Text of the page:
can obtain it. In Brooks v. Chappell, the court says (quoting
Gibson J. with approval), "Undoubtedly every part of a will must


be in writing, and a naked parol declaration of trust, in respect
of land devised, is void. The trust insisted on here, however,
owes its validity, not to the will or the declaration of the testator,
but to the fraud of the devisee. It belongs to a class in which the
trust arises ex maleficio, and in which equity turns the fraudulent
procurer of the legal title into a trustee, to get at him; and there
is nothing in reason or authority to forbid the raising of such a
trust from the surreptitious procurement of a devise. In Dixon v.
Olmius, Cox's Chan. Ca, 414, a devisee who had been guilty of
several acts of fraud and violence, particularly in preventing an
attorney, sent for by the testator to alter his will, the party
intended to have been benefited by the alteration. The question
has been as to the circumstances of a decree. A mere refusal to
perform the trust is undoubtedly not enough; else the statute
which requires a will of land to be in writing, would be altogether
inoperative; and it seems to be requisite that there should appear
to have been an agency, active or passive, on the part of the
devisee in procuring the devise."
Dean Ames here suggests that a distinction should be -taken
between non-feasance and misfeasance. He says "But the courts
seem to have lost sight of the distinction between a misfeasance
and a non-feasance, between a tort and a passive breach of
contract. If a devisee fraudulently induces the devise to himself,
intending to keep the property in disregard of his promise to the
testator to convey it or to hold it for the benefit of a third person,
and then refuses to recognize the claims of -the third person, he
is guilty of a tort, and equity may and does compel the devisee to
make specific reparation for the tort by a conveyance to the
intended beneficiary. If, on the other hand, the devisee has
acquired the property with the intention of fulfilling his promise,
but afterwards decides to break it, relying on the statutes as a
defense, he commits no tort, but a purely passive breach of
contract. Equity should not compel the performance of this
contract at the suit of the beneficiary, because the statute forbids.
But, notwithstanding this honest acquisition of the land, the
devisee cannot honestly retain it, and equity should compel him to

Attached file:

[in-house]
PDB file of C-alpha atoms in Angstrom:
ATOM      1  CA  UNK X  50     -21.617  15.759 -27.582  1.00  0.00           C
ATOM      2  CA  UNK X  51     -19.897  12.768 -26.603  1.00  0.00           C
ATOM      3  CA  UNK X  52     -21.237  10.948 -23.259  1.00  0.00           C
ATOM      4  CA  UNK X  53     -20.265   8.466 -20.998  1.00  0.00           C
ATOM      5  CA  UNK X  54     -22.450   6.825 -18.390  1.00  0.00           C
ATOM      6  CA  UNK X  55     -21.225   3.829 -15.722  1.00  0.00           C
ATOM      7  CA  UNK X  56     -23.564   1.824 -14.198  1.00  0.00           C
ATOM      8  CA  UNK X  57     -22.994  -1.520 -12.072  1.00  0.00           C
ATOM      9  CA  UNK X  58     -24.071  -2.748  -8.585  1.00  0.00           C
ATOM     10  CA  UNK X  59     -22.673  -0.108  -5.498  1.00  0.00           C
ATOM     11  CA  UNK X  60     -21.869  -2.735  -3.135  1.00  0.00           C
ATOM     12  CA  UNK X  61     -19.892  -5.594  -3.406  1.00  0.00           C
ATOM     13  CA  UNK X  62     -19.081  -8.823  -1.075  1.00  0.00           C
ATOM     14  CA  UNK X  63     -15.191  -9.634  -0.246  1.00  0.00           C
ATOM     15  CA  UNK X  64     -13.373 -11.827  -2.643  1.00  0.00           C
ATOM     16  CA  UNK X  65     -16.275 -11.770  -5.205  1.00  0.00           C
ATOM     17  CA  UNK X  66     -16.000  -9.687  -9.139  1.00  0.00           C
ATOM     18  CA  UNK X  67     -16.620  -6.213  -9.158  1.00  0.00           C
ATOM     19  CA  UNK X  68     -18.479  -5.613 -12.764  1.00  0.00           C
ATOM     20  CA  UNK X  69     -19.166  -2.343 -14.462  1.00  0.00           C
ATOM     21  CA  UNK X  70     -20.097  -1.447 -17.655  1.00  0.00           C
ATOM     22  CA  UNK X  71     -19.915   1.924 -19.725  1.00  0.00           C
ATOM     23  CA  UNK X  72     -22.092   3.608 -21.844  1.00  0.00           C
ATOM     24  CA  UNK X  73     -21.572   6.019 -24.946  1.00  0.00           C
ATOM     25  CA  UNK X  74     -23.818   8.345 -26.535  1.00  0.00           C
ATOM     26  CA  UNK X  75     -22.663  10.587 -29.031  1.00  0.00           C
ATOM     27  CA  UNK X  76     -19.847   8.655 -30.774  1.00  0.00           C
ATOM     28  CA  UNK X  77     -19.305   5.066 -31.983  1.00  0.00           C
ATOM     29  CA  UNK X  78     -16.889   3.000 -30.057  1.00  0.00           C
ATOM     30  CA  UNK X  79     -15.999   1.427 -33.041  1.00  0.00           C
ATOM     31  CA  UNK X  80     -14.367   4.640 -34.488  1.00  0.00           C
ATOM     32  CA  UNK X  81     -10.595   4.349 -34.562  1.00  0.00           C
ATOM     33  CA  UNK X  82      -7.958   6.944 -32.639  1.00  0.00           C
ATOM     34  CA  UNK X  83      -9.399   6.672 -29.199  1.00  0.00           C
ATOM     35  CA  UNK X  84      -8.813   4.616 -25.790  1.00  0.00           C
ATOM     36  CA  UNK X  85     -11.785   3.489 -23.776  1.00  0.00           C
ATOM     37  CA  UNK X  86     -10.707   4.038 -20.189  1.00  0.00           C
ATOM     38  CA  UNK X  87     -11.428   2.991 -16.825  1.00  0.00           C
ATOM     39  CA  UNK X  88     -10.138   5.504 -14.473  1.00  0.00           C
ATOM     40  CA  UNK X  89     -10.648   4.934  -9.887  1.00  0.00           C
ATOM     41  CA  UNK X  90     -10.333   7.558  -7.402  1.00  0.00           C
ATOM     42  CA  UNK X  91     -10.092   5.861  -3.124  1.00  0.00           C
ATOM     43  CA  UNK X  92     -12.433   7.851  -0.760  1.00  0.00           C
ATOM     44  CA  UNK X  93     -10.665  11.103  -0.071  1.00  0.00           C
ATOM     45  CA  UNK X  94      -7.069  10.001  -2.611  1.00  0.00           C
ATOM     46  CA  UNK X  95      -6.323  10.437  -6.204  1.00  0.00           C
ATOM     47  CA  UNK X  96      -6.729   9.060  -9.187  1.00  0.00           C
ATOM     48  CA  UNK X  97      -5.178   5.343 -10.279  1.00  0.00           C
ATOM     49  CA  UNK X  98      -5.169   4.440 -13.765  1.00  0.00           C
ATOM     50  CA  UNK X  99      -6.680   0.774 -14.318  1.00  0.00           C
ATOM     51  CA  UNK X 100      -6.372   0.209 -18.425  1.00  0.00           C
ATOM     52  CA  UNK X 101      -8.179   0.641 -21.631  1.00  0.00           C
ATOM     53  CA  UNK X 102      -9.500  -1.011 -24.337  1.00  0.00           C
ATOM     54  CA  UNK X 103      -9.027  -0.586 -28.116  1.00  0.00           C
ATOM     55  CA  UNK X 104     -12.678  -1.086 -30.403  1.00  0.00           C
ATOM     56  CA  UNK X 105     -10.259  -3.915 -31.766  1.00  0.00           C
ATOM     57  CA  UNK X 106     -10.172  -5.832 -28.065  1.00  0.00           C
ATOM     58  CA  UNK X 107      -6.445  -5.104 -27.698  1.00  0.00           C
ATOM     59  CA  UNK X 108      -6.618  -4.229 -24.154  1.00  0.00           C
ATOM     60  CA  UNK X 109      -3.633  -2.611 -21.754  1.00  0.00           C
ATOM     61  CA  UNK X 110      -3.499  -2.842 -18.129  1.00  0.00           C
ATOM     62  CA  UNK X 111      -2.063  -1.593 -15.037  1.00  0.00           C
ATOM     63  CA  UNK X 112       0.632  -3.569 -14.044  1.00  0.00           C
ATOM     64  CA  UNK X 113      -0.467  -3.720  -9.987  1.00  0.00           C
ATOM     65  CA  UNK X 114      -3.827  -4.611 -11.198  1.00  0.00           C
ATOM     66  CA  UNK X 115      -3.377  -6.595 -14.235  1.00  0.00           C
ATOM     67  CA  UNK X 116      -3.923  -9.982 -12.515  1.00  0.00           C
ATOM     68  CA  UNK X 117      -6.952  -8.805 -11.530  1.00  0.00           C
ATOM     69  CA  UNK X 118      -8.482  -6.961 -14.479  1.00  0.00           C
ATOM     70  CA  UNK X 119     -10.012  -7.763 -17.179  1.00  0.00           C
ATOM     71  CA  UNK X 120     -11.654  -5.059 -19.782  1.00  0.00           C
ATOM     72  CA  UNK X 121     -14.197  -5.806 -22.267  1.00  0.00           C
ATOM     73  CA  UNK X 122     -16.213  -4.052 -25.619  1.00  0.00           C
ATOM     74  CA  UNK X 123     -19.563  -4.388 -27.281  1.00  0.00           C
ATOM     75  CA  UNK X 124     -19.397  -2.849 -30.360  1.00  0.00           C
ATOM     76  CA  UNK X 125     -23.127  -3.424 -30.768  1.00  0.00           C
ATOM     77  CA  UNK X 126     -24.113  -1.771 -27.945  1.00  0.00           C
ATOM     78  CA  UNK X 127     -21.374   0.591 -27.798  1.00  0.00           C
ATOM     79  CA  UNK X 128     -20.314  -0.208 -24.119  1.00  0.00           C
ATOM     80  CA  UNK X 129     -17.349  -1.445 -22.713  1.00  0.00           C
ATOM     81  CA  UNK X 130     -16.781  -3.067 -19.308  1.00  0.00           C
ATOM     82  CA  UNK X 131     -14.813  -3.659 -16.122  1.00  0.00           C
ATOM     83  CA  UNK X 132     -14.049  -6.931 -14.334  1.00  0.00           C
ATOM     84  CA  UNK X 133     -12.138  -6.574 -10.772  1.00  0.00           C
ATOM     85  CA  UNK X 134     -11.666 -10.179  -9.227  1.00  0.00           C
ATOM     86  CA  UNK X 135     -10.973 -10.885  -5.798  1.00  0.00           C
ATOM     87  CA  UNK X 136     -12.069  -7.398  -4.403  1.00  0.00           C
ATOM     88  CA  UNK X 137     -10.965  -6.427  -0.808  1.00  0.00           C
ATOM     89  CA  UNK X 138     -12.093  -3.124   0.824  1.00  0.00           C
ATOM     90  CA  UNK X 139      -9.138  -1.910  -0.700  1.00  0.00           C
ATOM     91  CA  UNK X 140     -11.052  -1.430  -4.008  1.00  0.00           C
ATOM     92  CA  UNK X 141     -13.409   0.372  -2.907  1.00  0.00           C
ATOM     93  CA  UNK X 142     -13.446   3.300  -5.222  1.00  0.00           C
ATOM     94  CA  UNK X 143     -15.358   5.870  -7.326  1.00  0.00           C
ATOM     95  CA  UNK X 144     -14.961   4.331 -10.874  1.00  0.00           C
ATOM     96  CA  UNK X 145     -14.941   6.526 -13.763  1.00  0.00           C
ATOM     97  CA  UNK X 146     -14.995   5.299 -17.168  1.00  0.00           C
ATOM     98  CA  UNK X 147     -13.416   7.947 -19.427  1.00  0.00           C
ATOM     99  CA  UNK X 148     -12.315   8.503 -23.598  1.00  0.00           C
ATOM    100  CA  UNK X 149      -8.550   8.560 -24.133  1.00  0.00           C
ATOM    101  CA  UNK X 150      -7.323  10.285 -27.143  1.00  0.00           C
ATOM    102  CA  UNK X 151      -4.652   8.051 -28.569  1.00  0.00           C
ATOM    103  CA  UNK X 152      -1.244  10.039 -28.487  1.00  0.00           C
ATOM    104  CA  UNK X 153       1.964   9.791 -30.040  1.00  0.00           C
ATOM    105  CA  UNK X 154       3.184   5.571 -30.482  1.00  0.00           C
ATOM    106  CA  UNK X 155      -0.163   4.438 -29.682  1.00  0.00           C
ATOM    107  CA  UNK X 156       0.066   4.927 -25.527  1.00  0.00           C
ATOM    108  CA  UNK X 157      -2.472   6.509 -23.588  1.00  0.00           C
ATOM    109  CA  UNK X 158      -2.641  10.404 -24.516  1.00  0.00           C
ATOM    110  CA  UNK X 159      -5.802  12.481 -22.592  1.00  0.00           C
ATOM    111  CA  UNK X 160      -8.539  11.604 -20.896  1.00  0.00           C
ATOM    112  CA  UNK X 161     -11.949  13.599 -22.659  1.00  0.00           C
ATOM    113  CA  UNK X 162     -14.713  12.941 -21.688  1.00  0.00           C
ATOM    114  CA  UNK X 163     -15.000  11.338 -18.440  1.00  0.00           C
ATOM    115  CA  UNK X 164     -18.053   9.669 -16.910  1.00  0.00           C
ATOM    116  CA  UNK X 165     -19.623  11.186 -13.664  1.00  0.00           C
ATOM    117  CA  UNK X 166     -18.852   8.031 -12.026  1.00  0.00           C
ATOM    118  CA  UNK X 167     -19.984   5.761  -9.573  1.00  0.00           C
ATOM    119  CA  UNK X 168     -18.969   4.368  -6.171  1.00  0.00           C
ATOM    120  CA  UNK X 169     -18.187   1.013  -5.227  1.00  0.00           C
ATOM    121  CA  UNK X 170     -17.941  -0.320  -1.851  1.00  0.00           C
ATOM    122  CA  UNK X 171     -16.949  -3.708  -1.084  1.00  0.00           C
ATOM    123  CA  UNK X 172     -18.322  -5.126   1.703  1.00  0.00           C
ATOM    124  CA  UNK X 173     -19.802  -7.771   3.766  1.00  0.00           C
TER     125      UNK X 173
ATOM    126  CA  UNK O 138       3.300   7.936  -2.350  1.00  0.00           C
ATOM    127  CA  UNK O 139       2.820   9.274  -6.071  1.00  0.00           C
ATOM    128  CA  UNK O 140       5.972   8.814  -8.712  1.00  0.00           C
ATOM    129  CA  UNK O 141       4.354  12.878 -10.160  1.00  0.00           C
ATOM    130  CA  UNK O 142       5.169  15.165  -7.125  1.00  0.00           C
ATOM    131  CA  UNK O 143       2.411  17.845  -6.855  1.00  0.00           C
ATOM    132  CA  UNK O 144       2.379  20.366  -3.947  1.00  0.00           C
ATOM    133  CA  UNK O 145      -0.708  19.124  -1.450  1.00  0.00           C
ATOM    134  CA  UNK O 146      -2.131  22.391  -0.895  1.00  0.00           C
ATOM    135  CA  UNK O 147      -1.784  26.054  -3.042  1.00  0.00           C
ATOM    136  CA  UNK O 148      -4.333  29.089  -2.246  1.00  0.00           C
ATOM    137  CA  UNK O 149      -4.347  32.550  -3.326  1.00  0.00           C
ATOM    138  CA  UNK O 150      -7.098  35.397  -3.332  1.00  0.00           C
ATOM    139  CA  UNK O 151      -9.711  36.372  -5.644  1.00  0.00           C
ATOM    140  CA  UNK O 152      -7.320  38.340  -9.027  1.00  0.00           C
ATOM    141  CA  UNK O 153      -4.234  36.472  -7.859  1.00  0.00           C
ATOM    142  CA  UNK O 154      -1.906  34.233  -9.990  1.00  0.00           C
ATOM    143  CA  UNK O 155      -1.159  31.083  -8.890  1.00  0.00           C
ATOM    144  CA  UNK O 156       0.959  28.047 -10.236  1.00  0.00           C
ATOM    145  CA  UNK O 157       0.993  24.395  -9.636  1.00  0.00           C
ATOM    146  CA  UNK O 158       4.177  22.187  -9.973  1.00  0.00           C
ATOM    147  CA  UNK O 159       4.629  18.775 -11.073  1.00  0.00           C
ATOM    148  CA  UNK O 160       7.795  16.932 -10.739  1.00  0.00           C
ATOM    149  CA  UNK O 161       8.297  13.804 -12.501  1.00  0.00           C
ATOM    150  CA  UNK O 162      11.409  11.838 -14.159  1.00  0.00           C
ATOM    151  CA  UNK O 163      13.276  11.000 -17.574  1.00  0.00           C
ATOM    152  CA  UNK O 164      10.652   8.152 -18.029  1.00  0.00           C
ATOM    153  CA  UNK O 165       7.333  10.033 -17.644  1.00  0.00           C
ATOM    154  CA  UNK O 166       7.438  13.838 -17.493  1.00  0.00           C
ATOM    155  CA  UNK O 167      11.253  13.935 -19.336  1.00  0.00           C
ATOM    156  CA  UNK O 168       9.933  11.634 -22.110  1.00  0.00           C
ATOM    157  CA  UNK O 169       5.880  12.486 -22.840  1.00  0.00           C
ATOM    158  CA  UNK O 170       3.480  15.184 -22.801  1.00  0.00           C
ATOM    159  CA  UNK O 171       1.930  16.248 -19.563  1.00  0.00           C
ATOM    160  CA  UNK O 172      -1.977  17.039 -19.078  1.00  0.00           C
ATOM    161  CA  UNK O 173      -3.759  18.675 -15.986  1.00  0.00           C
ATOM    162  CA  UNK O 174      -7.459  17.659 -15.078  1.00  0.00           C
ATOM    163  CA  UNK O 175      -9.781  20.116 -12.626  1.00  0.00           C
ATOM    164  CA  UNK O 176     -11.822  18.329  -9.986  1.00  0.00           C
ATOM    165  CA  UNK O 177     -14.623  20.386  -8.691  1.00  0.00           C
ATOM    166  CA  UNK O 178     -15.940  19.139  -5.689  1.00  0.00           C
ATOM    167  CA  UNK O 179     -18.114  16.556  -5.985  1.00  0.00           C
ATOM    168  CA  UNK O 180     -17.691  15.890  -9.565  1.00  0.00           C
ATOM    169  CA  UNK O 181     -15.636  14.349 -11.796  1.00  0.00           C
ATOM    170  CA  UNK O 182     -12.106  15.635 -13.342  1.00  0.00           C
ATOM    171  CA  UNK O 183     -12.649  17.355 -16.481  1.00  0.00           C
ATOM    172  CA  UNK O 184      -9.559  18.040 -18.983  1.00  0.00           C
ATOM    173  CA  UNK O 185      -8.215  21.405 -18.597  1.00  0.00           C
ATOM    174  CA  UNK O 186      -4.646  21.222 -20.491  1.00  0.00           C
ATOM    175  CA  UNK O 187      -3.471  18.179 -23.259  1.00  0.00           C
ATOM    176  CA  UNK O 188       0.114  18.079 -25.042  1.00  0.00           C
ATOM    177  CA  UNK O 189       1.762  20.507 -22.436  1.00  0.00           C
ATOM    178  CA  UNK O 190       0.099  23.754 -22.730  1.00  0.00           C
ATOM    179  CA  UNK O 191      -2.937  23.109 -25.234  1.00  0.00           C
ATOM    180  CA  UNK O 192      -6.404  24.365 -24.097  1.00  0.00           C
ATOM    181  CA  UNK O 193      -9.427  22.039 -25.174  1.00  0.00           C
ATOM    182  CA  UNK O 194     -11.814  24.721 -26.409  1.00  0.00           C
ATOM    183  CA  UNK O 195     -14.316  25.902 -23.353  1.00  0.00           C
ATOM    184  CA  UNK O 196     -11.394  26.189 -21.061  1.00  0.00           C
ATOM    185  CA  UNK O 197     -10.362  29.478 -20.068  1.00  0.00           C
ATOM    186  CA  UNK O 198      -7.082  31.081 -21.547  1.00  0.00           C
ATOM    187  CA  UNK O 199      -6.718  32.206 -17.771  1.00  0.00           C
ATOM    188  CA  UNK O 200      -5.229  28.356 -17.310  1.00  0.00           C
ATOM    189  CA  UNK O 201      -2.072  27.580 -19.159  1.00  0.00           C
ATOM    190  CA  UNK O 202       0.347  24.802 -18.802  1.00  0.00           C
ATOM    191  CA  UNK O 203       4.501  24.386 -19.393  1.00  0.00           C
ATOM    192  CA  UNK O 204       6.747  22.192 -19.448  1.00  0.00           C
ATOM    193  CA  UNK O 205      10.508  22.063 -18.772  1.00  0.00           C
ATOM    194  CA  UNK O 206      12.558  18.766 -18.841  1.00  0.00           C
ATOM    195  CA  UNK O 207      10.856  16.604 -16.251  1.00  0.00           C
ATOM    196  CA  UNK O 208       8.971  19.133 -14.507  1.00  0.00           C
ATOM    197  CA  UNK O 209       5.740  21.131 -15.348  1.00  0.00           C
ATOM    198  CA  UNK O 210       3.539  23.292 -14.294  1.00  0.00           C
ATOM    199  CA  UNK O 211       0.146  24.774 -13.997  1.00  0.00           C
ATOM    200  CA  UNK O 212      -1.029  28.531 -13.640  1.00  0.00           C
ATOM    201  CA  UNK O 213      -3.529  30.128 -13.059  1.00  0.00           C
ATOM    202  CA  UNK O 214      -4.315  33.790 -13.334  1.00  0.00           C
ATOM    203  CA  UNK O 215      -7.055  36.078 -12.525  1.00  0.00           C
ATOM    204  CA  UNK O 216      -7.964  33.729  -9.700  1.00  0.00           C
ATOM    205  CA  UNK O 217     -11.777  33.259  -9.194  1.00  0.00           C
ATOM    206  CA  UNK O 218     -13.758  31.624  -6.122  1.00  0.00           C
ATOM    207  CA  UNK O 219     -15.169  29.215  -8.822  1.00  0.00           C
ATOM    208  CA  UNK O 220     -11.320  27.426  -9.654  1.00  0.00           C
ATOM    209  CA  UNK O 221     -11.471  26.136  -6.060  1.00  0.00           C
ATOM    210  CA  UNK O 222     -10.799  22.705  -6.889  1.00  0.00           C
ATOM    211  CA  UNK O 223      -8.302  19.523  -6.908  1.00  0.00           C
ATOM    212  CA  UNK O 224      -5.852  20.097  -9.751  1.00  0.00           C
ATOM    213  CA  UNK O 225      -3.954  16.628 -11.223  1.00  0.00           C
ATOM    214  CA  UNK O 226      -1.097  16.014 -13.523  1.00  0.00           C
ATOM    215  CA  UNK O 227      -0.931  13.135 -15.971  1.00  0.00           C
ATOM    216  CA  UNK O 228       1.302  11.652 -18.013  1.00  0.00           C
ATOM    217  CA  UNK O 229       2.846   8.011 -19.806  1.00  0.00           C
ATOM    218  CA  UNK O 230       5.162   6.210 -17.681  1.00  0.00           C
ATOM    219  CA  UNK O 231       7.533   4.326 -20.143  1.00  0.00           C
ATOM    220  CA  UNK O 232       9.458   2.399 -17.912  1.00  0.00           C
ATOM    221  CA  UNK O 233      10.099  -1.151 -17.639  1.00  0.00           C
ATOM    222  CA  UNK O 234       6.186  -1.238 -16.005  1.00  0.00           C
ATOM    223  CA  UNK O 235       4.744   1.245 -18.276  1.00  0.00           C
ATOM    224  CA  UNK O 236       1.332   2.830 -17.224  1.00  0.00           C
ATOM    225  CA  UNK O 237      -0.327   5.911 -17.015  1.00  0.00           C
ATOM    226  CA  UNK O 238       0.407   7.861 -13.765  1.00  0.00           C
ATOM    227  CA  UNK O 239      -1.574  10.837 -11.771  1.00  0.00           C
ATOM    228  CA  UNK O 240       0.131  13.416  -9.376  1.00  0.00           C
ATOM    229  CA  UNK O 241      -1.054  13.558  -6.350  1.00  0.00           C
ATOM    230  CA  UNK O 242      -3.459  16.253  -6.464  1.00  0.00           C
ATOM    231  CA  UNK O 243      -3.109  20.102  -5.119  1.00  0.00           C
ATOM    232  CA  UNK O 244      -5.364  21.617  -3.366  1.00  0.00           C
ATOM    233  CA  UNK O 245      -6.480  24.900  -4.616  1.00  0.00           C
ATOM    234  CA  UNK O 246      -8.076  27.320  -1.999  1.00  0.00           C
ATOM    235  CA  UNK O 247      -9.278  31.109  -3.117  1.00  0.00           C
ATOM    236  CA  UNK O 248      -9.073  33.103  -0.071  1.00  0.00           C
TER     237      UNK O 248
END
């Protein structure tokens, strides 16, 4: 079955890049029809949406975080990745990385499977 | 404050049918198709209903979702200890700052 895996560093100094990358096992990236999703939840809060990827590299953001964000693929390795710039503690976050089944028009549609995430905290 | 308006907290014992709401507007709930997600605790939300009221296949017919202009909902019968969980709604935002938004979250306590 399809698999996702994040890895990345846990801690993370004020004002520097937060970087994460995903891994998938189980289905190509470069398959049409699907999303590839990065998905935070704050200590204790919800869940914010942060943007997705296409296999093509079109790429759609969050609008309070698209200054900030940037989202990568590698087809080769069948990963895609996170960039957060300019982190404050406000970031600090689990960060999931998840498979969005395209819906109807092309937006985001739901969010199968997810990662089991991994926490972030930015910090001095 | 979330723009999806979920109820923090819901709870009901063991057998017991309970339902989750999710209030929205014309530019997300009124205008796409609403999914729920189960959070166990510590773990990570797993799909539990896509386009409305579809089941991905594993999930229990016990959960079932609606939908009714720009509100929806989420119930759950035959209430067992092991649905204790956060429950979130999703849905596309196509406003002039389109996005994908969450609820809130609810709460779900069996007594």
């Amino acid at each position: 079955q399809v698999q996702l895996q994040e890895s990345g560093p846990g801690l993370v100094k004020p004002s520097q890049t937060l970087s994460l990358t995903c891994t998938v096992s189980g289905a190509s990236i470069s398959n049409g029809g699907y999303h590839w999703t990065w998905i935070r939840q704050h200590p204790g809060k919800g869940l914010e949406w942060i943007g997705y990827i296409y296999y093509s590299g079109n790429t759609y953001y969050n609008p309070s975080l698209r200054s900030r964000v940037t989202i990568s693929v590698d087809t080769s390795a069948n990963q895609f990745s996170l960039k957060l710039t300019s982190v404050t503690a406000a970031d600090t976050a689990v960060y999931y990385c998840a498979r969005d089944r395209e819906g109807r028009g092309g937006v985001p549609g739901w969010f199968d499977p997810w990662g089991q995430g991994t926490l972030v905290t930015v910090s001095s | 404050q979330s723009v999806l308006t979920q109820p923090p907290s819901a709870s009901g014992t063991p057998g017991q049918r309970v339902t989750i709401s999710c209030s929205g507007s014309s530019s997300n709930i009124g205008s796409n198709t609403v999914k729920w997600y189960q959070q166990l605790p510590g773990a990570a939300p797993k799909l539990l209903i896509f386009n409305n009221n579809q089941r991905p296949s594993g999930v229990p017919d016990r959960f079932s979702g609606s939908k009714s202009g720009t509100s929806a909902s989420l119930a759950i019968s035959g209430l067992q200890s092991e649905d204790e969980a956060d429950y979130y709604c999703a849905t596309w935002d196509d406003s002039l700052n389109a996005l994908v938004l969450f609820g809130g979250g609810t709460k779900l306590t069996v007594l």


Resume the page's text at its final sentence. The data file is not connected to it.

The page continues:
surrender it to the heir as the representative of the testator."
(Ames" lectures on Legal History, Page 43o.) In the statutory
so called resulting trusts which it is submitted with deference are
really constructive trusts if the title of the land is taken with
knowledge of the party whose money pays the consideration -there


is no relief. To summarize then, the law in Wisconsin would

seem to be (excluding personal property), that where a conveyance is made to another, under a promise to hoid in trust,
i. A foolish man-no relief. 2. Title taken with knowledgeno relief. (See Frederick vs. Hoff, 155 Wis. 196. Richtman vs.
Watson, 150 Wis. 385.) 3. Title taken without knowledgerelief (statutory). 4. By fraud subsequent not in keeping a
promise-no relief. 5. By fraud in inducing-relief (i. e. by
cancellation or recision on the part of the grantor if alive, if
dead and a devise, a constructive trust for the benefit of intended
It is submitted that in all these cases relief should be granted by
either constructive trusts where misfeasance occurs or by applicaton or a pnnciple of restitution in integrum where it has been
'See in this connection Dean Ames' article. It will be observed that
dealt to
by Statute.
in, is
not here
his2 third
classificationin does
on a
the come
See authorities
theory of restituted in mtegrum (Davies v. Otty, 35 Beav. 2o--Haig v.
Kaye, L. R. 7ch. 469-Marlborough v. Whitehead (1894) 2ch. 133-Dela
Rochefoucauld c. Bonstead (1897 ich. 196). In Canada this was allowed
in (Clark v. Eby, 3 Grant Chan. (U. C.)). And see in Missouri the case
of Peacock v. Peacock, 50 Mo. 256 at 261. In Massachusetts the Value of
the Land is allowed to be recovered (Cromwell v. Norton, 193 Mass. 29179 N. E. Rep., 433). See for a criticism of the English doctrine, Sovett v.
Taylor, 54 N. J. Eq. 313.
"See Brooks v. Chappell, 34 Wis. 405 and Tyler, v. Stitt, 132 Wis. 656.